Held on April 4 or 5, Qing Ming is also known as the Tomb Sweeping Festival, a time to return to one’s hometown to pay respects to ancestors. Because of this, and because it is another one-day holiday (celebrated, like the others, with a three-day weekend), Qingming is primarily a time for domestic travel. According to the Chinese Ministry of Culture and Tourism, there were 100 million domestic trips during the 2018 Qingming holiday in China.

January 1st

The Western New Year is also celebrated in China, with a national holiday on January 1st. While this day off alone doesn’t have a major impact on travel, Christmastime travel is increasingly popular for Chinese tourists. In 2019, ForwardKeys reported a 19.5% growth in Chinese flight bookings to Europe around the Christmas period.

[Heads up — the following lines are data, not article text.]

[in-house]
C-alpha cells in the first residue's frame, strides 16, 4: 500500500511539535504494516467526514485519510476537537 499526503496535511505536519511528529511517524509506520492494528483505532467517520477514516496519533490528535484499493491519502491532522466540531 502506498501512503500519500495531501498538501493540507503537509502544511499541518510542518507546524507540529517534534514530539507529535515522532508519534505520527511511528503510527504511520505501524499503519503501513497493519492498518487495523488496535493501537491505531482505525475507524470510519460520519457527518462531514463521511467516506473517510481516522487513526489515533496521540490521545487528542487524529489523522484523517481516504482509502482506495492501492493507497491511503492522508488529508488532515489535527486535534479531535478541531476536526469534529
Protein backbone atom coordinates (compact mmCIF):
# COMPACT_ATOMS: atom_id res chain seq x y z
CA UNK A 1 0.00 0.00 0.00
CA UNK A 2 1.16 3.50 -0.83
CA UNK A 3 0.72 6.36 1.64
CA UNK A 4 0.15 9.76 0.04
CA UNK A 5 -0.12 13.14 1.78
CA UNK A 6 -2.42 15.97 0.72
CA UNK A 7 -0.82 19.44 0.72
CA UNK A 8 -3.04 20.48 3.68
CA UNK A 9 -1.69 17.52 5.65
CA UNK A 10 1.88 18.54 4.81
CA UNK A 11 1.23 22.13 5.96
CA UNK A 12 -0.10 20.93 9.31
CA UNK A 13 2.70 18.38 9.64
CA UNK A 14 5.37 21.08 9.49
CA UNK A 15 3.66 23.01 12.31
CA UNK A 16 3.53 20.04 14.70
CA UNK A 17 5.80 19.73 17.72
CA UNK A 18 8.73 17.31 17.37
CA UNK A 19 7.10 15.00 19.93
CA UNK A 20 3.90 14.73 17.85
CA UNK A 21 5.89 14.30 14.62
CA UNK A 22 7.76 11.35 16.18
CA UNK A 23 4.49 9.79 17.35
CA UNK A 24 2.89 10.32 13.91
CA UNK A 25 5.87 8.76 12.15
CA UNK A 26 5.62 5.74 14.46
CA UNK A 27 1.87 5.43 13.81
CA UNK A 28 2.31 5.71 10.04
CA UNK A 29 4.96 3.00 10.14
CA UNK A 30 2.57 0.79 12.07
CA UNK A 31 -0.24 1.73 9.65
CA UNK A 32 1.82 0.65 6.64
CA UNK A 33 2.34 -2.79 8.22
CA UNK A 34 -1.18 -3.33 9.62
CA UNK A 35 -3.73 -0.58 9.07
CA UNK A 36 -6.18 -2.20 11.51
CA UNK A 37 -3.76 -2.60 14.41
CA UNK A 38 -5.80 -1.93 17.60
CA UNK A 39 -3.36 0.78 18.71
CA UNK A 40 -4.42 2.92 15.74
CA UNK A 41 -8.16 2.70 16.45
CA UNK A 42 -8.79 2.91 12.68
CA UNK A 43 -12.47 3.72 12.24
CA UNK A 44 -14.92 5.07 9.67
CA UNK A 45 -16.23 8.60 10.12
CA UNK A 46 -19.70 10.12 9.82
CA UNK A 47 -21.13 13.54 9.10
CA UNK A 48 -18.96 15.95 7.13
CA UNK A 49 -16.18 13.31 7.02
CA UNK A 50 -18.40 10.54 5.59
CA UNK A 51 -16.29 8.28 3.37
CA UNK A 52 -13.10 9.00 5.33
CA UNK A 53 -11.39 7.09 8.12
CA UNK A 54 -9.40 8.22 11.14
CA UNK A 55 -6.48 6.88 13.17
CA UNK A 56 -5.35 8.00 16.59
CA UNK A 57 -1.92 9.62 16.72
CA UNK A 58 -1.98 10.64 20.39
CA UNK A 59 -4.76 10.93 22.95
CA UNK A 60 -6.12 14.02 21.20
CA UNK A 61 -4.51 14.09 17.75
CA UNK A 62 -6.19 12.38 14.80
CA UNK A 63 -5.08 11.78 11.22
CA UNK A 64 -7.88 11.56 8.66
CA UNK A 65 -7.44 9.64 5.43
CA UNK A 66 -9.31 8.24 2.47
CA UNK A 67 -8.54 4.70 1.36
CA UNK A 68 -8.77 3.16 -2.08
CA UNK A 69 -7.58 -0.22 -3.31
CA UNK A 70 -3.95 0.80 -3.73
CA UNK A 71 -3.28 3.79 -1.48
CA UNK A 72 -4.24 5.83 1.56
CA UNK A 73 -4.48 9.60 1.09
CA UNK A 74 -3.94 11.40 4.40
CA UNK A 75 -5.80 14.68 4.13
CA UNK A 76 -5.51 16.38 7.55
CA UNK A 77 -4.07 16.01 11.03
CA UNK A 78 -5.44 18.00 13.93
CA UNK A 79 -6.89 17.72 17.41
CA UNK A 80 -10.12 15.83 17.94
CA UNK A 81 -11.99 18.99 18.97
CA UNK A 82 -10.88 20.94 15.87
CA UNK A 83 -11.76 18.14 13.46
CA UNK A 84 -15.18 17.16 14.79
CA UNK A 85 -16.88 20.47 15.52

Travel modes and behaviors change accordingly to the holiday period when Chinese travel overseas. Below are a few considerations and tips for your travel brand:

Destination choice

This largely depends on the climate. Warmer and island destinations are popular during the cold months of Chinese New Year, although there is interest in colder destinations for winter tourism – including skiing tourism and Christmas tourism – as well, while cold climate Russia is popular during the summer months. Knowing when Chinese tourists visit your destination can be of great help, as well as knowing what different activities they engage in during different times of the year.

Trip length

Long-haul travels are concentrated around the seven-day holidays of Chinese New Year and National Day, as well as the summer months, when students have two months off school. Southeast Asian trips are popular destinations for long weekends. The length of the trip will also have an impact on the number of activities and locations visited, with more opportunities to promote and develop regional or more off the beaten track destinations.

Travel Companions